So how is the name resolved that you enter in the URL text box of your web browser? As we mentioned above the client is configured to point to an initial DNS server. Say that it’s configured to contact nameserverA.isp.com. Therefore the client is going to ask this DNS server to resolve a URL and get the IP address belonging to that URL. The first DNS server probably won’t have this record so it sends a request to the root name servers: do you know where I can find this URL? The root name servers only contain the name server locations for the top level domains: .info, .com, .uk etc. and it’s the only thing it knows. So the root NS responds the first name server, like “no, I only know about top level domains but you can ask the .com name server because I know it has more information.” So nameserverA.isp.com asks the .com name server. The .com name server will have information about where to find the IP addresses of all .com URLs so it tells nameserverA.isp.com to go and ask the cnn.com name server. The cnn.com name server will have all the information about the cnn.com namespace and responds with the IP address.

DNS name resolution

The image is a bit messy so make sure you follow all the arrows based on the description. As you see the configured name server nameserverA.isp.com has a central role in the quest for finding the IP address. It takes a couple of stops before the final answer has been found.


You can use the command line tool called NsLookup to perform DNS queries. Let’s try to look up the IP address of cnn.com:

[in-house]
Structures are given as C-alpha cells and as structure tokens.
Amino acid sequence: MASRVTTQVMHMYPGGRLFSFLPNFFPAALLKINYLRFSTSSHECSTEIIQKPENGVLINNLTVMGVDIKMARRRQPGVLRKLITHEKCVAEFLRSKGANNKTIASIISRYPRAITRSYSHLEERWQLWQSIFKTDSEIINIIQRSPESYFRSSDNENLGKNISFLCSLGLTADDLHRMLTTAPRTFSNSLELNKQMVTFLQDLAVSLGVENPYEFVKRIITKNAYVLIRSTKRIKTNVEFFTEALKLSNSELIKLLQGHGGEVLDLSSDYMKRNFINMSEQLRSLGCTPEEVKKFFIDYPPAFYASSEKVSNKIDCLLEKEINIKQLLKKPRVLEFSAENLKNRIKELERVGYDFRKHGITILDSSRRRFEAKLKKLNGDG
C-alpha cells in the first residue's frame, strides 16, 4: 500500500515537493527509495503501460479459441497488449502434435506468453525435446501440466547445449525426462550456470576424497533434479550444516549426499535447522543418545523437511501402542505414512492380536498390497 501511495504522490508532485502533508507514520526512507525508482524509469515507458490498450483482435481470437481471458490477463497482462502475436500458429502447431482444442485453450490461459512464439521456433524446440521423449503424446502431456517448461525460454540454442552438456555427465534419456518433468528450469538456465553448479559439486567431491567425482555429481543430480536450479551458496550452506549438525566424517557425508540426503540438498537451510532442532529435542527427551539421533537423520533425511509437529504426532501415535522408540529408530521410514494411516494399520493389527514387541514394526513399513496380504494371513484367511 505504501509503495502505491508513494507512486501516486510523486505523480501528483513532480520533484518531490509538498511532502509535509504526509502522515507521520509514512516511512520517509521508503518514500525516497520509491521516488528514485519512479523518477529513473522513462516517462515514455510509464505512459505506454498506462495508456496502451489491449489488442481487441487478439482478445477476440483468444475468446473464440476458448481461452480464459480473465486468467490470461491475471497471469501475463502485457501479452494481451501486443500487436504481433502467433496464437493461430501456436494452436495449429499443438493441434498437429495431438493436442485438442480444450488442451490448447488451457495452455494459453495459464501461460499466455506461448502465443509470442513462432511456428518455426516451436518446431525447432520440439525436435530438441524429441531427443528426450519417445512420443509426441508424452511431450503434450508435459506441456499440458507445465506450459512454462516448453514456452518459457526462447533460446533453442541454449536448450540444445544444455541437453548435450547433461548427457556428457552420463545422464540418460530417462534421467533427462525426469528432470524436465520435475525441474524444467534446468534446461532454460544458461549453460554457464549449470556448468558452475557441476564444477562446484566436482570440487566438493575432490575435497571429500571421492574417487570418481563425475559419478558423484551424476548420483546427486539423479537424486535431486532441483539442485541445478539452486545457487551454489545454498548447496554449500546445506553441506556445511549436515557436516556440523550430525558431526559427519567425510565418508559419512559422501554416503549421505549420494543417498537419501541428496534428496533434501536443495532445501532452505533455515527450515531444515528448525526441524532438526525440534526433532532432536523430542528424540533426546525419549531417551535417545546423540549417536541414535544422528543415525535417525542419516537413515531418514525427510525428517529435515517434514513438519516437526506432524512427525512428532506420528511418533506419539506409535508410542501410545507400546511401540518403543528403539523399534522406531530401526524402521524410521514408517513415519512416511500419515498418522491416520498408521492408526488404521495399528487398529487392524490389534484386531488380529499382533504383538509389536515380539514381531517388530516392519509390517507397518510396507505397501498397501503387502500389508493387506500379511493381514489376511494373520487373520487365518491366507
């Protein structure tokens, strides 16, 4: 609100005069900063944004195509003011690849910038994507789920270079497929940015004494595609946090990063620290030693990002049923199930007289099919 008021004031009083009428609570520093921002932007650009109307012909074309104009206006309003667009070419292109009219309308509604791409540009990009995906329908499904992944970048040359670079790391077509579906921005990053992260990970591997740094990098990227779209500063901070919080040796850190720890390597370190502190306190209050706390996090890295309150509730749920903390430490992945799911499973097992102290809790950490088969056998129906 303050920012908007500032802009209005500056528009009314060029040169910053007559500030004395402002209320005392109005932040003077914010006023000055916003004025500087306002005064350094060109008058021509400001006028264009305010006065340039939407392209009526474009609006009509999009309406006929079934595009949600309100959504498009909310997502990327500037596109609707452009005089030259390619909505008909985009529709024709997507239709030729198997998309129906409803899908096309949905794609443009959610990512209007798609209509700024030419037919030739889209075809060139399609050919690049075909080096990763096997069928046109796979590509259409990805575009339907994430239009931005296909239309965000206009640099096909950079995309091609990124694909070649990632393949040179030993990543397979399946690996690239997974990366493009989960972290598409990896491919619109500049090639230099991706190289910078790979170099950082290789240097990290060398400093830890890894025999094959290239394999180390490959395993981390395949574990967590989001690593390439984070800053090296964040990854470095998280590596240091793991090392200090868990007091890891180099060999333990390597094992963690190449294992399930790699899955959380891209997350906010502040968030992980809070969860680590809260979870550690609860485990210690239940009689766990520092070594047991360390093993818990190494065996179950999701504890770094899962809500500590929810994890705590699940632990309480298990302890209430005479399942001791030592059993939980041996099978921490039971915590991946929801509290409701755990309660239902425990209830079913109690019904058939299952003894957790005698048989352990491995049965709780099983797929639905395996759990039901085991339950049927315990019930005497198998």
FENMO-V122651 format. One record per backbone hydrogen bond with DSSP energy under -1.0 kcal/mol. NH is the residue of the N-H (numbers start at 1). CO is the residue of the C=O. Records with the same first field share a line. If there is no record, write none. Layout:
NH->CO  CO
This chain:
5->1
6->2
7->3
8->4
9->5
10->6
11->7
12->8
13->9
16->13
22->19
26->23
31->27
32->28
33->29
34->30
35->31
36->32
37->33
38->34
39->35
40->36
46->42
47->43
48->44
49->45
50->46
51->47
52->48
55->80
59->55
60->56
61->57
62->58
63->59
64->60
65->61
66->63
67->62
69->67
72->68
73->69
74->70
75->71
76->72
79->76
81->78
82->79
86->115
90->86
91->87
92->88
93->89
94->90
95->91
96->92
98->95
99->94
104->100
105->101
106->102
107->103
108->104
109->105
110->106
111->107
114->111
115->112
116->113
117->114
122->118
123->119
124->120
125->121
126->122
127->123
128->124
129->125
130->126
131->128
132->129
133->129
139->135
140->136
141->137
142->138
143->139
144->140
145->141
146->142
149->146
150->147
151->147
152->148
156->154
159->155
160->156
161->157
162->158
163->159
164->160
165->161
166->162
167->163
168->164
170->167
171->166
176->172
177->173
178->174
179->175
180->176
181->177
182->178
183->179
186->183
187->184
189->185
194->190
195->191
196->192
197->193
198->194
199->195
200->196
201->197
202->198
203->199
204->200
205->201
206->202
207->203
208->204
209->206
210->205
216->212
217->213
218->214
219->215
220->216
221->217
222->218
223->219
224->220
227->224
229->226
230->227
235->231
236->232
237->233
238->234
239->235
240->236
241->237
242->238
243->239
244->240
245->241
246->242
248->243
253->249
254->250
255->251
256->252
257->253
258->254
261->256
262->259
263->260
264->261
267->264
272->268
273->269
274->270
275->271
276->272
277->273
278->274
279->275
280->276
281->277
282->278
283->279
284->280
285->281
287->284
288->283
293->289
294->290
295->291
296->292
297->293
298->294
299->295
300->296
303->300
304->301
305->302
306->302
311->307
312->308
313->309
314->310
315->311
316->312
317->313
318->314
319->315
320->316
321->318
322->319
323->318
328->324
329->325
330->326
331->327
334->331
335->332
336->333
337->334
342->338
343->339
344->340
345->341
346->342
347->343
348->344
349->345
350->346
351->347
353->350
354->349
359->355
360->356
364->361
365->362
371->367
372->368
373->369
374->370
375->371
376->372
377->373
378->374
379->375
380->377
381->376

NsLookup cnn.com

Alternatively you can just type ‘nslookup’, press enter and then you can perform multiple queries:

NsLookup multiple queries

You’ll see that cnn.com returned more than one IP address. It means that we can reach cnn.com using several different IP addresses. Try http://www.microsoft.com and you’ll see that it’s been aliased to akadns.net, which are Akamai addresses. Akamai is a Content Delivery Network solution for faster downloads: Akamai homepage.

When you’re done using nslookup in the multiple query mode you can just type exit to come back to the ‘normal’ command prompt mode. In case you want to change the DNS server for your lookup query then enter the multiple query mode again by typing ‘nslookup’ and run the command ‘server [ip of the dns server you want to ask]’, e.g. server 123.456.678.43 and then ask for http://www.microsoft.com to see if you get the same IP address as in the case of the default DNS server.

The DNS records are cached for a certain period of time in the name servers to speed up the queries. Even your local machine caches this information. In your command window type ping the following 3 URLs using the ping command: